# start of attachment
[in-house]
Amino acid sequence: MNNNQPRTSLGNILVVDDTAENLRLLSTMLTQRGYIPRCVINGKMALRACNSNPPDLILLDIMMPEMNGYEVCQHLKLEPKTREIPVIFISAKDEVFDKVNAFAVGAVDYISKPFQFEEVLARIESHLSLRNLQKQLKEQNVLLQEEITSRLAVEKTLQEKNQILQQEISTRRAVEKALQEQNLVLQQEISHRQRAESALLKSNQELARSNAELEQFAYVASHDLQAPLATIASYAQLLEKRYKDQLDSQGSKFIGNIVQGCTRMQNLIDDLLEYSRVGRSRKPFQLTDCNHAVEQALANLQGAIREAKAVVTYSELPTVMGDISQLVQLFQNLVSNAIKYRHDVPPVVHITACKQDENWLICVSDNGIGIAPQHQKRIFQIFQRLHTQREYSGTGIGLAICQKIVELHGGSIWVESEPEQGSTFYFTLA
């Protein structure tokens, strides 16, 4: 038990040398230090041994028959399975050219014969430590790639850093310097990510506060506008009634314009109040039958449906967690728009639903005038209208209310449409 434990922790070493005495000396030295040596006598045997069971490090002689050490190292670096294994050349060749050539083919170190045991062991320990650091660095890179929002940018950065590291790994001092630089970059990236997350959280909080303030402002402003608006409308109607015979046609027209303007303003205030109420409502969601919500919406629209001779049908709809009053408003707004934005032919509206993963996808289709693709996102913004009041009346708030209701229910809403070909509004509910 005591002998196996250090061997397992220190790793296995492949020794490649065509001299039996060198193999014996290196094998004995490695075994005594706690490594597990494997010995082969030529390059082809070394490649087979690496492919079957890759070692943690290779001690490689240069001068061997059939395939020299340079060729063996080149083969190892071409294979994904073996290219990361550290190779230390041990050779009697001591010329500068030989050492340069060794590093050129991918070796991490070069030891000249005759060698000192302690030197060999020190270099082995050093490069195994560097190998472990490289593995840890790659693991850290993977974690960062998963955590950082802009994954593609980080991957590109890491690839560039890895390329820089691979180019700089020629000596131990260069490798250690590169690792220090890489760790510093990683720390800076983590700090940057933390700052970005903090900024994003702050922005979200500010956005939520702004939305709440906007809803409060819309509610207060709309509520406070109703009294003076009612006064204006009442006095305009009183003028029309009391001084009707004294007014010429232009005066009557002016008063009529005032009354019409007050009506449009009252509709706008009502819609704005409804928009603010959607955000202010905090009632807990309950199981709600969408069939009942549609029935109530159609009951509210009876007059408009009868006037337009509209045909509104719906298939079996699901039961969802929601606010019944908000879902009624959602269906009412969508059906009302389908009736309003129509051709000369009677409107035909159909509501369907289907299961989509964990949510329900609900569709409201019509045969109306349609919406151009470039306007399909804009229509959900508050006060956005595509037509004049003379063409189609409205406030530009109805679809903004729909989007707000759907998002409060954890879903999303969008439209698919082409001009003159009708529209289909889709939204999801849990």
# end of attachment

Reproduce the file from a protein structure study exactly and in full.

[in-house]
Amino acid sequence: MNNNQPRTSLGNILVVDDTAENLRLLSTMLTQRGYIPRCVINGKMALRACNSNPPDLILLDIMMPEMNGYEVCQHLKLEPKTREIPVIFISAKDEVFDKVNAFAVGAVDYISKPFQFEEVLARIESHLSLRNLQKQLKEQNVLLQEEITSRLAVEKTLQEKNQILQQEISTRRAVEKALQEQNLVLQQEISHRQRAESALLKSNQELARSNAELEQFAYVASHDLQAPLATIASYAQLLEKRYKDQLDSQGSKFIGNIVQGCTRMQNLIDDLLEYSRVGRSRKPFQLTDCNHAVEQALANLQGAIREAKAVVTYSELPTVMGDISQLVQLFQNLVSNAIKYRHDVPPVVHITACKQDENWLICVSDNGIGIAPQHQKRIFQIFQRLHTQREYSGTGIGLAICQKIVELHGGSIWVESEPEQGSTFYFTLA
């Protein structure tokens, strides 16, 4: 038990040398230090041994028959399975050219014969430590790639850093310097990510506060506008009634314009109040039958449906967690728009639903005038209208209310449409 434990922790070493005495000396030295040596006598045997069971490090002689050490190292670096294994050349060749050539083919170190045991062991320990650091660095890179929002940018950065590291790994001092630089970059990236997350959280909080303030402002402003608006409308109607015979046609027209303007303003205030109420409502969601919500919406629209001779049908709809009053408003707004934005032919509206993963996808289709693709996102913004009041009346708030209701229910809403070909509004509910 005591002998196996250090061997397992220190790793296995492949020794490649065509001299039996060198193999014996290196094998004995490695075994005594706690490594597990494997010995082969030529390059082809070394490649087979690496492919079957890759070692943690290779001690490689240069001068061997059939395939020299340079060729063996080149083969190892071409294979994904073996290219990361550290190779230390041990050779009697001591010329500068030989050492340069060794590093050129991918070796991490070069030891000249005759060698000192302690030197060999020190270099082995050093490069195994560097190998472990490289593995840890790659693991850290993977974690960062998963955590950082802009994954593609980080991957590109890491690839560039890895390329820089691979180019700089020629000596131990260069490798250690590169690792220090890489760790510093990683720390800076983590700090940057933390700052970005903090900024994003702050922005979200500010956005939520702004939305709440906007809803409060819309509610207060709309509520406070109703009294003076009612006064204006009442006095305009009183003028029309009391001084009707004294007014010429232009005066009557002016008063009529005032009354019409007050009506449009009252509709706008009502819609704005409804928009603010959607955000202010905090009632807990309950199981709600969408069939009942549609029935109530159609009951509210009876007059408009009868006037337009509209045909509104719906298939079996699901039961969802929601606010019944908000879902009624959602269906009412969508059906009302389908009736309003129509051709000369009677409107035909159909509501369907289907299961989509964990949510329900609900569709409201019509045969109306349609919406151009470039306007399909804009229509959900508050006060956005595509037509004049003379063409189609409205406030530009109805679809903004729909989007707000759907998002409060954890879903999303969008439209698919082409001009003159009708529209289909889709939204999801849990």